- Appealing workplaces are to be avoided. One wants a room with no view, so imagination can meet memory in the dark. When I furnished this study seven years ago, I pushed the long desk against a blank wall, so I could not see from either window. Once, fifteen years ago, I wrote in a cinder-block cell over a parking lot. It overlooked a tar-and-gravel roof. This pine shed under the trees is not quite so good as the cinder-block study, but it will do. 'The beginning of wisdom,' according to a West African proverb, 'is to get you a roof.'
- As soon as beauty is sought not from religion and love, but for pleasure, it degrades the seeker.
- Eskimo: 'If I did not know about God and sin, would I go to Hell?'
- Every book has an intrinsic impossibility, which its writer discovers as soon as his first excitement dwindles.
- How we spend our days is, of course, how we spend our lives.
- It could be that our faithlessness is a cowering cowardice born of our very smallness, a massive failure of imagination... If we were to judge nature by common sense or likelihood, we wouldn't believe the world existed.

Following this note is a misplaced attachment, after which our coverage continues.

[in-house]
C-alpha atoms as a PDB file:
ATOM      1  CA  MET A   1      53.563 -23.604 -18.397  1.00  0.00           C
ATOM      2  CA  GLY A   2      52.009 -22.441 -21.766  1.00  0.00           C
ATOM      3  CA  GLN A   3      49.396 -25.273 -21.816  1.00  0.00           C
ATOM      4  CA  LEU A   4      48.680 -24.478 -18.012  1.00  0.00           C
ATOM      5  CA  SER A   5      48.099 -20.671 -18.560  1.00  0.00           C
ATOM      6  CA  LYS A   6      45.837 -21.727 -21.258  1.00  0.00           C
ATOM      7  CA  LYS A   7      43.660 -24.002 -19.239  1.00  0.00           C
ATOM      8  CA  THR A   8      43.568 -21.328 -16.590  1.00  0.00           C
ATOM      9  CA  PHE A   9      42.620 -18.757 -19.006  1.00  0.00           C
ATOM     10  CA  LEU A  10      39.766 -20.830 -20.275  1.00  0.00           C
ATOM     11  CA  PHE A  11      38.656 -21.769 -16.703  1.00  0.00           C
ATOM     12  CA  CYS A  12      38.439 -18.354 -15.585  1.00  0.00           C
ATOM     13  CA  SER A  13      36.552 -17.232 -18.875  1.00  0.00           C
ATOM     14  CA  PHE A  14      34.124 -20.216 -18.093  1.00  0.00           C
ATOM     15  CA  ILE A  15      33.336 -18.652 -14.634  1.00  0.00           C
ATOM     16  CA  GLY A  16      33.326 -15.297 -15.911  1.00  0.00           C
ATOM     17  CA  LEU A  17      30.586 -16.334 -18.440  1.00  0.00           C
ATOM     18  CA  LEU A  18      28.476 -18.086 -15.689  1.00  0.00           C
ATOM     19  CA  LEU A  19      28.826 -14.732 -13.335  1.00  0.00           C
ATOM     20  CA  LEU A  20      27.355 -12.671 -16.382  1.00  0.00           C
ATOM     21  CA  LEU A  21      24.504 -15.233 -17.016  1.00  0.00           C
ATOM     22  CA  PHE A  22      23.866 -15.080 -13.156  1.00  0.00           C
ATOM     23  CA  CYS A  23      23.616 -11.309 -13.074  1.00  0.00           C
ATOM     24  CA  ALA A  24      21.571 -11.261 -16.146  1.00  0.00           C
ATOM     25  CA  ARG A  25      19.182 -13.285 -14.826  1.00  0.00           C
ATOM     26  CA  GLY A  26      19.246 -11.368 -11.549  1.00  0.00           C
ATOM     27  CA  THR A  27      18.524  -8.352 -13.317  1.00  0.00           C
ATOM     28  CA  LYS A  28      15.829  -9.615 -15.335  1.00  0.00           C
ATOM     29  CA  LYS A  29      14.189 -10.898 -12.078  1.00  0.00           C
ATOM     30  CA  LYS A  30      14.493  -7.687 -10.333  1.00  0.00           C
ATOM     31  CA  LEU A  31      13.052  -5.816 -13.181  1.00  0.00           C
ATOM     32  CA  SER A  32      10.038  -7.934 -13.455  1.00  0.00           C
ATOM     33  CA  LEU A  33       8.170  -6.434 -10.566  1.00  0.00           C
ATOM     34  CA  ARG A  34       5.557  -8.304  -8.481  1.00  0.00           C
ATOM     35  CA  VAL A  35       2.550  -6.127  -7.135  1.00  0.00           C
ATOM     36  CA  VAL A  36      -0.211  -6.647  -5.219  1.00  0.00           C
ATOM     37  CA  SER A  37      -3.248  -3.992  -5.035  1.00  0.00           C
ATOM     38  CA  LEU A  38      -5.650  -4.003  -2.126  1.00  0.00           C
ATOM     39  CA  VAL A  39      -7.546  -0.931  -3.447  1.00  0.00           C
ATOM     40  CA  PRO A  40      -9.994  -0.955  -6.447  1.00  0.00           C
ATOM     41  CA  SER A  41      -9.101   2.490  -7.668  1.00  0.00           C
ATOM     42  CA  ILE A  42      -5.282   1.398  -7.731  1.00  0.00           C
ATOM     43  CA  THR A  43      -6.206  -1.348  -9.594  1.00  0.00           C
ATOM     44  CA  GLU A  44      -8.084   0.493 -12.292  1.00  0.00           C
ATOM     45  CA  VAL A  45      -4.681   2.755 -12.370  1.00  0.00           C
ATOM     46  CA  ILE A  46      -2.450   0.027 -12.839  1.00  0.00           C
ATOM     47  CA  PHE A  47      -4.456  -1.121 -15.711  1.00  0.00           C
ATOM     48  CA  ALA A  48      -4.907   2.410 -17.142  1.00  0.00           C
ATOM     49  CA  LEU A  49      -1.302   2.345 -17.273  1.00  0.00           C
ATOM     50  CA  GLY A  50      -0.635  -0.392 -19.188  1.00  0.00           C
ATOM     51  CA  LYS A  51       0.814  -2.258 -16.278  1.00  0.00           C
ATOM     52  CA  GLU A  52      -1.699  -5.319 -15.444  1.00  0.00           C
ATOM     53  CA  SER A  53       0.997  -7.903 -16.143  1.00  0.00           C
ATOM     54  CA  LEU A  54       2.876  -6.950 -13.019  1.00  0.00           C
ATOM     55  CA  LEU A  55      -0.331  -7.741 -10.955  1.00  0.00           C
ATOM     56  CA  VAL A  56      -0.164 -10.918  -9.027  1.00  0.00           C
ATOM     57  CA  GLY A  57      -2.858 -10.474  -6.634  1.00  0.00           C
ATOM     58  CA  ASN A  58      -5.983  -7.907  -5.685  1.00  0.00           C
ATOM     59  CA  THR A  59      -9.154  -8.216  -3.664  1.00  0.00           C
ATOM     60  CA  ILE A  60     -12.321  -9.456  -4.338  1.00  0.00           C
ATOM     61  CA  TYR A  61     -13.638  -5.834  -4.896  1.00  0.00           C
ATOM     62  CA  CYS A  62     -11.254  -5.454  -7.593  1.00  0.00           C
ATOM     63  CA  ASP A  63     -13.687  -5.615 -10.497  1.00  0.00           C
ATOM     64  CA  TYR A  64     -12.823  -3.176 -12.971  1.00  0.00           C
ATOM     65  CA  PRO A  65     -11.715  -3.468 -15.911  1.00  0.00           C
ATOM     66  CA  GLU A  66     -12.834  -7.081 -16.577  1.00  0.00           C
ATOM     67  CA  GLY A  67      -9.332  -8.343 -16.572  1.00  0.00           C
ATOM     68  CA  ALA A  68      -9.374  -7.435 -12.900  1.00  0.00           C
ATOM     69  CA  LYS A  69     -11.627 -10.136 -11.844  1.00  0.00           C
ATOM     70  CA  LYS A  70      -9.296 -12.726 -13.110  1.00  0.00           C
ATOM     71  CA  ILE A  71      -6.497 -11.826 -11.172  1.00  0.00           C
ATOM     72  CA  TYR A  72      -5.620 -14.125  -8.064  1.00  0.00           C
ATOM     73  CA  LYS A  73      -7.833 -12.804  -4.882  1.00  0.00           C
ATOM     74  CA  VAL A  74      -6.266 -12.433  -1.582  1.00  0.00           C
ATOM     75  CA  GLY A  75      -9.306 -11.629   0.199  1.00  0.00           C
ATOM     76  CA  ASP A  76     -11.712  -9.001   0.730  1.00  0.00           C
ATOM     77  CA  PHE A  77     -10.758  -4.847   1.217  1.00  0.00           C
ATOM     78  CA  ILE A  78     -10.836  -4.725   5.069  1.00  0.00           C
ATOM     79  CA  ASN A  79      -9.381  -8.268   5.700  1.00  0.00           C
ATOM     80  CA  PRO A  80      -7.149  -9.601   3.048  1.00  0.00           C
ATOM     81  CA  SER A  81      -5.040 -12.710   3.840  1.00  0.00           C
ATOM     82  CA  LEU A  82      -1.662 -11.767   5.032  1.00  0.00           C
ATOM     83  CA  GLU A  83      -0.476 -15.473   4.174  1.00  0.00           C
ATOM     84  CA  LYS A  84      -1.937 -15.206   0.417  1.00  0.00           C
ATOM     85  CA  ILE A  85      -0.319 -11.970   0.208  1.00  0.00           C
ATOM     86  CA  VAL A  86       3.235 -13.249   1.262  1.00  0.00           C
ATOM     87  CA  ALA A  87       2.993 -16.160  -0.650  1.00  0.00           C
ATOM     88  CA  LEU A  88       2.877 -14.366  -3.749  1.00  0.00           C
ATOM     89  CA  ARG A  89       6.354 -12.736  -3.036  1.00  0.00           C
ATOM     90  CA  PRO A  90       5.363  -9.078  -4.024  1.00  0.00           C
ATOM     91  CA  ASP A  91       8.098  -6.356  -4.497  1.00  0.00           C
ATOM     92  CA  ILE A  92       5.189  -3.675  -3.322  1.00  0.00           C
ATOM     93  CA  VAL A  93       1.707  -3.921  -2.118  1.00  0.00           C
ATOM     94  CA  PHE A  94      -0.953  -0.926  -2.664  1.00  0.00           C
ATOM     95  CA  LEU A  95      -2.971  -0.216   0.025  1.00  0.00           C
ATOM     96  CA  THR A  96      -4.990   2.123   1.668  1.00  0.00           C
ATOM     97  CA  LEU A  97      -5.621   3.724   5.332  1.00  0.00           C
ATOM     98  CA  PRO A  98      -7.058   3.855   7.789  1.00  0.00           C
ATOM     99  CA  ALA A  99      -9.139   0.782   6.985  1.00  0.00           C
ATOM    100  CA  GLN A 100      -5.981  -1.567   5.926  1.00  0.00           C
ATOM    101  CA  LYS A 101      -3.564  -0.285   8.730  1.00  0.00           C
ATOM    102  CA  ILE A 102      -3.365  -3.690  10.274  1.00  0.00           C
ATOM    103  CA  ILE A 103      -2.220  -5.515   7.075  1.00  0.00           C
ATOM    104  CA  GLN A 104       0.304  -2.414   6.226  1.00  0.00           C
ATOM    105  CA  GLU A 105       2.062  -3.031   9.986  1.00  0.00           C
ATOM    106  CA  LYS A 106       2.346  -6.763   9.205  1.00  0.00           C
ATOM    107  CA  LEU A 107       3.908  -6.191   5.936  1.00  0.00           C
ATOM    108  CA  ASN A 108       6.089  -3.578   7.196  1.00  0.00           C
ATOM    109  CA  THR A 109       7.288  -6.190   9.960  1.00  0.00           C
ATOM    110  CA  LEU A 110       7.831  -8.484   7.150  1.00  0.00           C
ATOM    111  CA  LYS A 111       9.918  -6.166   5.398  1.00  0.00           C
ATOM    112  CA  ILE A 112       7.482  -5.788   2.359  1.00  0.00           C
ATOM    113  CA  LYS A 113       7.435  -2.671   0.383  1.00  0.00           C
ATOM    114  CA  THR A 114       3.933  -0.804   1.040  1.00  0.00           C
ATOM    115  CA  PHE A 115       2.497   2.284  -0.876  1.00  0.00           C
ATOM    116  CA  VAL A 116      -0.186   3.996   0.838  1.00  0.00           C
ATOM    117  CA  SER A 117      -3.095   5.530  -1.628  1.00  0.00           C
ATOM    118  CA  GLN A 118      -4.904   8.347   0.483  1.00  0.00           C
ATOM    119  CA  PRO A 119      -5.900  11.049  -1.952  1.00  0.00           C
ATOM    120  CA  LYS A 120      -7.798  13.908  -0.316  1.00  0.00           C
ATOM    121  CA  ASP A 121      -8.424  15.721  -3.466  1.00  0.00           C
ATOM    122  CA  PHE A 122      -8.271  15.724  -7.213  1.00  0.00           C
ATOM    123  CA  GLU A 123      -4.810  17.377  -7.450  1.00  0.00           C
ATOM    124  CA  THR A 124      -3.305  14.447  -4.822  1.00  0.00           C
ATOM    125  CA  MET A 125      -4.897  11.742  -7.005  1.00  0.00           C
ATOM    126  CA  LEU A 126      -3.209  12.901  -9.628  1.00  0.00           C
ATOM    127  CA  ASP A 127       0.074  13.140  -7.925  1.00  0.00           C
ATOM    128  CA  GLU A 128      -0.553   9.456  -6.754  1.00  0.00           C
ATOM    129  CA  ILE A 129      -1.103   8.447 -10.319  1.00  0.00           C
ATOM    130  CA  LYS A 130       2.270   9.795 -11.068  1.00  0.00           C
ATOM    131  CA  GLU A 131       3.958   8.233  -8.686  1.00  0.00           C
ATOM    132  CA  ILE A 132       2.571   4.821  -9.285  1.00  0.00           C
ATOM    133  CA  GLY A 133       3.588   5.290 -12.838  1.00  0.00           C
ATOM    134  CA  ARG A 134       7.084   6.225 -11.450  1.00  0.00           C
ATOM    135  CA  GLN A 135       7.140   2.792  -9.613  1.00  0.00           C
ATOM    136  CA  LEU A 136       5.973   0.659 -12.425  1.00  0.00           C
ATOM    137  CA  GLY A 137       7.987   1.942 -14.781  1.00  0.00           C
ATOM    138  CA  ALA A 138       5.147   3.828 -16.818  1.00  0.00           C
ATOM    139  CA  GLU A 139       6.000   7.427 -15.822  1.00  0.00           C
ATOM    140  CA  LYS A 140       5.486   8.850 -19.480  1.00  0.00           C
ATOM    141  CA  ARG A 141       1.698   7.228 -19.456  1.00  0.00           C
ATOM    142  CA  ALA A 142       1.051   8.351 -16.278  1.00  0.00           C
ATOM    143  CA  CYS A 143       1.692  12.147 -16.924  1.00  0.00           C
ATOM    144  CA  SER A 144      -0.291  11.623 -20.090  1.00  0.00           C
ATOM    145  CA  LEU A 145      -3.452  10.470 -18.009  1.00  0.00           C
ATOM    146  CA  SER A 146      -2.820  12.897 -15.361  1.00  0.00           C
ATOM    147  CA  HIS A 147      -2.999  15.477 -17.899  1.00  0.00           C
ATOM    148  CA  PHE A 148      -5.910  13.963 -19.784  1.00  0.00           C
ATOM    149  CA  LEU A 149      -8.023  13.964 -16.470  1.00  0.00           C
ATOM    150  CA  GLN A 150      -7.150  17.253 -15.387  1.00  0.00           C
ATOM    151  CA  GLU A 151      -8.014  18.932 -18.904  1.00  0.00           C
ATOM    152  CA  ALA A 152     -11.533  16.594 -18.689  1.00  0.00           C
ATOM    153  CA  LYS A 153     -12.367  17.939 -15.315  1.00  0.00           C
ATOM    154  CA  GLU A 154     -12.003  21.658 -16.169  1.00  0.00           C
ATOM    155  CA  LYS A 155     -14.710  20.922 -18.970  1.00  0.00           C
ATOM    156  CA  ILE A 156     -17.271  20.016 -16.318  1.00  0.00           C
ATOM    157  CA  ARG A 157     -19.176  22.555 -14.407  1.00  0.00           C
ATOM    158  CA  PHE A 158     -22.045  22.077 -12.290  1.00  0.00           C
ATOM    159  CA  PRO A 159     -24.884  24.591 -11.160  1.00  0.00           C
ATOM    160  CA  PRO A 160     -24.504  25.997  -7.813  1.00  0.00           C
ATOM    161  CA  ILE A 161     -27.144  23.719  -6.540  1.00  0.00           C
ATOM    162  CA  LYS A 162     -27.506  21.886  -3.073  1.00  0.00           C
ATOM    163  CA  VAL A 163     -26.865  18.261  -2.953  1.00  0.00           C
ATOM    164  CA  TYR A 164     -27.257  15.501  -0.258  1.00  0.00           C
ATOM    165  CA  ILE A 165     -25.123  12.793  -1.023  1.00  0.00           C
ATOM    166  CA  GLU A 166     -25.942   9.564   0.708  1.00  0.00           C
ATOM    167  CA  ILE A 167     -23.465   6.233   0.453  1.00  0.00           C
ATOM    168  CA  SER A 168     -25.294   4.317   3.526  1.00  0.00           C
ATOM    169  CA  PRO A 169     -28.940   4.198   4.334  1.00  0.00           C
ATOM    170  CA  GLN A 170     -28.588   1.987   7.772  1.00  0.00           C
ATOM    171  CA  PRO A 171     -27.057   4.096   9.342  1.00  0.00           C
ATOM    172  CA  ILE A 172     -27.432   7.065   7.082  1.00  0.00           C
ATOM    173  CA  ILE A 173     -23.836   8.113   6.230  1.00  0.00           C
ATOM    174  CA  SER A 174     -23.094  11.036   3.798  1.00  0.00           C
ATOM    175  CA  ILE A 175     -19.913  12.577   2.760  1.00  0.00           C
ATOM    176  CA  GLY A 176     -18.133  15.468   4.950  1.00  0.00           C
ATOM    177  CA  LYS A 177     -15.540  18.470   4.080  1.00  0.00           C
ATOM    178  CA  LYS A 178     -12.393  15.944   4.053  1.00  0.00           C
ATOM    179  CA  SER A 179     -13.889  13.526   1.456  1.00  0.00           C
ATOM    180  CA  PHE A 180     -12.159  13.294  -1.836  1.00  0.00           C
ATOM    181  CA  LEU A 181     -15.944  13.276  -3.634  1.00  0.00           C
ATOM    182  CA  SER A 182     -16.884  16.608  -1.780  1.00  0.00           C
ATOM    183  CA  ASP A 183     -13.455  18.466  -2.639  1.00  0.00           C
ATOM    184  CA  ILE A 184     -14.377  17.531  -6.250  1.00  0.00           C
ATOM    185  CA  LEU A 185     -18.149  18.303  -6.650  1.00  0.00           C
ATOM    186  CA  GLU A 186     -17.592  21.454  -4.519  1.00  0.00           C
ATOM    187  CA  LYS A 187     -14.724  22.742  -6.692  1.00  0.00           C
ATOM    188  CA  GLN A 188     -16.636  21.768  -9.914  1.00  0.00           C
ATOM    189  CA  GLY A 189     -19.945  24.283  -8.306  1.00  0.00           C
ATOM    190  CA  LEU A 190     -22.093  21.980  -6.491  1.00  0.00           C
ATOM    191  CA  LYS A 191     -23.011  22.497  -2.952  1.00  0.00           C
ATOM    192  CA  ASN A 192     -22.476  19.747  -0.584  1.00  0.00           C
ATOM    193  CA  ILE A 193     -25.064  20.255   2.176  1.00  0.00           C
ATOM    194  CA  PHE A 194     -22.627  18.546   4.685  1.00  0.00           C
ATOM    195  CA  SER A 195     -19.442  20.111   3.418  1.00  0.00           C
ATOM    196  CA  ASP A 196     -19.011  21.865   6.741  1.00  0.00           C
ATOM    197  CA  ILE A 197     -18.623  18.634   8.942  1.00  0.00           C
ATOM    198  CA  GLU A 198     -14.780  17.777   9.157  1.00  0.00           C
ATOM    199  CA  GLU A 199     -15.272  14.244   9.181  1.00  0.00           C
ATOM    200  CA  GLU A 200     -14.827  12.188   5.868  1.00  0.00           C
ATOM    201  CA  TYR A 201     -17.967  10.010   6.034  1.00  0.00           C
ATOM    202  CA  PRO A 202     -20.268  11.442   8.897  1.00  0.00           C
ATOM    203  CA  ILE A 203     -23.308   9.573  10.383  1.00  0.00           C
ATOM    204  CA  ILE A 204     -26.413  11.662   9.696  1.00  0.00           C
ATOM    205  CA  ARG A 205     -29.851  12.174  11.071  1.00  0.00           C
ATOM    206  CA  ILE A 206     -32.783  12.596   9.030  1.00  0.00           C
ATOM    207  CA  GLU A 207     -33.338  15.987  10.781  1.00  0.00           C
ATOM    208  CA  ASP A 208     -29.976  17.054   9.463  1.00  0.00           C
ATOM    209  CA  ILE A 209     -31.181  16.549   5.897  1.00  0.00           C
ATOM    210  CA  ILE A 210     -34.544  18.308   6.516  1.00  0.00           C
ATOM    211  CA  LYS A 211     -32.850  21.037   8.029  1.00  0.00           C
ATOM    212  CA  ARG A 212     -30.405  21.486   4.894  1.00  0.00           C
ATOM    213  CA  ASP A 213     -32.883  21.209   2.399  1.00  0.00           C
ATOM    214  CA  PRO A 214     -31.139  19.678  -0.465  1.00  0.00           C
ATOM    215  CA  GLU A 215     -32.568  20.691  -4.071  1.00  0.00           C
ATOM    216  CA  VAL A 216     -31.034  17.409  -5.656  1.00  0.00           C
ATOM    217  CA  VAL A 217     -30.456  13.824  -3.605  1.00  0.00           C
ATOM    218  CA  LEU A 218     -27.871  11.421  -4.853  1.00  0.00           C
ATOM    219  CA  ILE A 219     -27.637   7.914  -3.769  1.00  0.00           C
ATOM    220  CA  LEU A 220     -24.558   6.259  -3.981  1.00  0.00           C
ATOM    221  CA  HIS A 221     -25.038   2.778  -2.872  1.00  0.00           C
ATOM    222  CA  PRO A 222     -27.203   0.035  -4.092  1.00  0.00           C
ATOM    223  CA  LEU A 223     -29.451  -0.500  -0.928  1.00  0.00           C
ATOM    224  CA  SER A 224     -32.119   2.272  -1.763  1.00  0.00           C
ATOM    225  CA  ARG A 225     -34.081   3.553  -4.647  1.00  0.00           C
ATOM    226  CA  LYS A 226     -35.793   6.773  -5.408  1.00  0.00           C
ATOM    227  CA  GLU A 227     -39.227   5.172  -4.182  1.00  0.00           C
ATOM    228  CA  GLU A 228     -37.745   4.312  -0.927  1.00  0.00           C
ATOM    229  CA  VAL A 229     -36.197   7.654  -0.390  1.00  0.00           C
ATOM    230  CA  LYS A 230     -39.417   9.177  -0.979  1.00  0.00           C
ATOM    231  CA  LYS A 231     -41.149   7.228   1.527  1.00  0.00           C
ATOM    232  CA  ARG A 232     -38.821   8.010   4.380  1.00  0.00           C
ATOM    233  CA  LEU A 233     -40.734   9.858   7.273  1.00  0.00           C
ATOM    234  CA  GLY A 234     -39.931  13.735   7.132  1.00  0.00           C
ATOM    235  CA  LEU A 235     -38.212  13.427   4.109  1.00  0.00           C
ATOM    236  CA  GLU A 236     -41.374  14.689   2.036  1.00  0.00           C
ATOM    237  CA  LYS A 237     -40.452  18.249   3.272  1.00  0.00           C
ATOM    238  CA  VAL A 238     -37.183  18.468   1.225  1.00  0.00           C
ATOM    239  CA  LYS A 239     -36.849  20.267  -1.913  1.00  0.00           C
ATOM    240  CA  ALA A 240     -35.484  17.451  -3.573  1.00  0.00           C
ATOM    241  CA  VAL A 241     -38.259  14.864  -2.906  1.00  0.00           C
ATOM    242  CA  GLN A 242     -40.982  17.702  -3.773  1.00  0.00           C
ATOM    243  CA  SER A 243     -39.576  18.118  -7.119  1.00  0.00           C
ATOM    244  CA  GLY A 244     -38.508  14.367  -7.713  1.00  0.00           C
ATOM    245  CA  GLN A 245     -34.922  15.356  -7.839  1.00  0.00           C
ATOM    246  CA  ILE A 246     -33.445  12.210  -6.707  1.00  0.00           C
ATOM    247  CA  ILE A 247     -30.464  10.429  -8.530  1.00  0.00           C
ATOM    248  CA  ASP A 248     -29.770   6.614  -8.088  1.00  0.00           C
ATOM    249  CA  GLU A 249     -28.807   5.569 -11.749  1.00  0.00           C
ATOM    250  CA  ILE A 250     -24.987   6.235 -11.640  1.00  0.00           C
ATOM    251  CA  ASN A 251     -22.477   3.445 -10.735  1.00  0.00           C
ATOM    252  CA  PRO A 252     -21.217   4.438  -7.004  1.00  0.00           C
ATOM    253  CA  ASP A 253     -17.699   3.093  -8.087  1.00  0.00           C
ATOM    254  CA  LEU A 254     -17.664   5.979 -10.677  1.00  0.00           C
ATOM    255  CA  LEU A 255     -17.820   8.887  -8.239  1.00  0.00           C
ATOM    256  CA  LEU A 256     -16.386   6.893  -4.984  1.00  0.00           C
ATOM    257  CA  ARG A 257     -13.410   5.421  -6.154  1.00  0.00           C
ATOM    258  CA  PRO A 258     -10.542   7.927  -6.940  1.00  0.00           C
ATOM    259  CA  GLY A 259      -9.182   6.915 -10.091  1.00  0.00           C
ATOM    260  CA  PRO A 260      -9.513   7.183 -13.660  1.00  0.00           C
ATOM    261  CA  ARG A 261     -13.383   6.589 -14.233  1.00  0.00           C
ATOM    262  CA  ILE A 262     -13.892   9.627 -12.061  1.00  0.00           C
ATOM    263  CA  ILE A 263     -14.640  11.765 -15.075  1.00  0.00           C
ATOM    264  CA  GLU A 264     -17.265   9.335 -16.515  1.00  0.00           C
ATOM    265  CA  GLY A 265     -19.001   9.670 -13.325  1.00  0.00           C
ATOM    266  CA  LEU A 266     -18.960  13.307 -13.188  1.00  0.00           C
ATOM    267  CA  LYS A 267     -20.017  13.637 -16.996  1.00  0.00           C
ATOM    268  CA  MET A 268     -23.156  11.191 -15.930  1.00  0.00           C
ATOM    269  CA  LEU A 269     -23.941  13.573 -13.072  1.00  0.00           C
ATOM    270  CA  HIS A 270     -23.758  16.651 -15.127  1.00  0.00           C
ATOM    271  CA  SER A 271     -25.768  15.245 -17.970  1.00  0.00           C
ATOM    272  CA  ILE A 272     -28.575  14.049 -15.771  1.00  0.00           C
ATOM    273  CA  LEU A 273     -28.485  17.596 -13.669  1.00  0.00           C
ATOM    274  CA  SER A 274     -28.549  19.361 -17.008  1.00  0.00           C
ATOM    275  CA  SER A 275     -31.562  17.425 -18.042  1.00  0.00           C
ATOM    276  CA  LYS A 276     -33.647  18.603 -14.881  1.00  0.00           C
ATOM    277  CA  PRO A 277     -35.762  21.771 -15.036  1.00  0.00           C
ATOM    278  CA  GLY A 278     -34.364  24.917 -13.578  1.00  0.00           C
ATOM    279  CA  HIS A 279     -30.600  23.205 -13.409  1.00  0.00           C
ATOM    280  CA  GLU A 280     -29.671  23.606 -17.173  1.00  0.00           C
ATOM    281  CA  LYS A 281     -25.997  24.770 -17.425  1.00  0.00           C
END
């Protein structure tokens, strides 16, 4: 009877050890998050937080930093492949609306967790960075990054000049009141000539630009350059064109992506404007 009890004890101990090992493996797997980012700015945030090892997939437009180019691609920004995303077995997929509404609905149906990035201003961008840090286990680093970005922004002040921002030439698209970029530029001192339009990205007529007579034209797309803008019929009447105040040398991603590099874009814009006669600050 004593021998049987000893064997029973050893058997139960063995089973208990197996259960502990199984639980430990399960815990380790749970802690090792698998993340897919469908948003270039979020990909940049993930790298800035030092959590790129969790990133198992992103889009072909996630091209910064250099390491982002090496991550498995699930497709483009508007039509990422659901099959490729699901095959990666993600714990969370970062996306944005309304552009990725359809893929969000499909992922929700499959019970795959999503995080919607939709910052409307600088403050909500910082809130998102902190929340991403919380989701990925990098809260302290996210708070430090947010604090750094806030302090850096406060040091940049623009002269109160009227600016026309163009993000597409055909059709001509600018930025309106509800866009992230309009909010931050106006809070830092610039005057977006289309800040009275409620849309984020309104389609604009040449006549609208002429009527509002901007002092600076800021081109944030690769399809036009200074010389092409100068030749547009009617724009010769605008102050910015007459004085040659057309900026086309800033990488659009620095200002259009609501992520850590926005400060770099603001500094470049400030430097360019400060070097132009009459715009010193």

- So this was adolescence. Is this how the people around me had died on their feet - inevitably, helplessly? Perhaps their own selves eclipsed the sun for so many years the world shriveled around them, and when at last their inescapable orbits had passed through these dark egoistic years it was too late, they had adjusted. Must I then lose the world forever, that I had so loved? Was it all, the whole bright and various planet, where I had been so ardent about finding myself alive, only a passion peculiar to children, that I would outgrow even against my will?
- The surest sign of age is loneliness.
- Why do people in churches seem like cheerful, brainless tourists on a packaged tour of the Absolute?
- On the whole, I do not find Christians, outside the catacombs, sufficiently sensible of the conditions. Does any-one have the foggiest idea what sort of power we so blithely invoke? Or, as I suspect, does no one believe a word of it? The churches are children playing on the floor with their chemistry sets, mixing up a batch of TNT to kill a Sunday morning. It is madness to wear ladies' straw hats and velvet hats to church; we should all be wearing crash helmets. Ushers should issue life preservers and signal flares; they should lash us to our pews. For the sleeping god may wake some day and take offense, or the waking god may draw us out to where we can never return.' (Teaching a Stone to Talk, Harper & Row, 1982)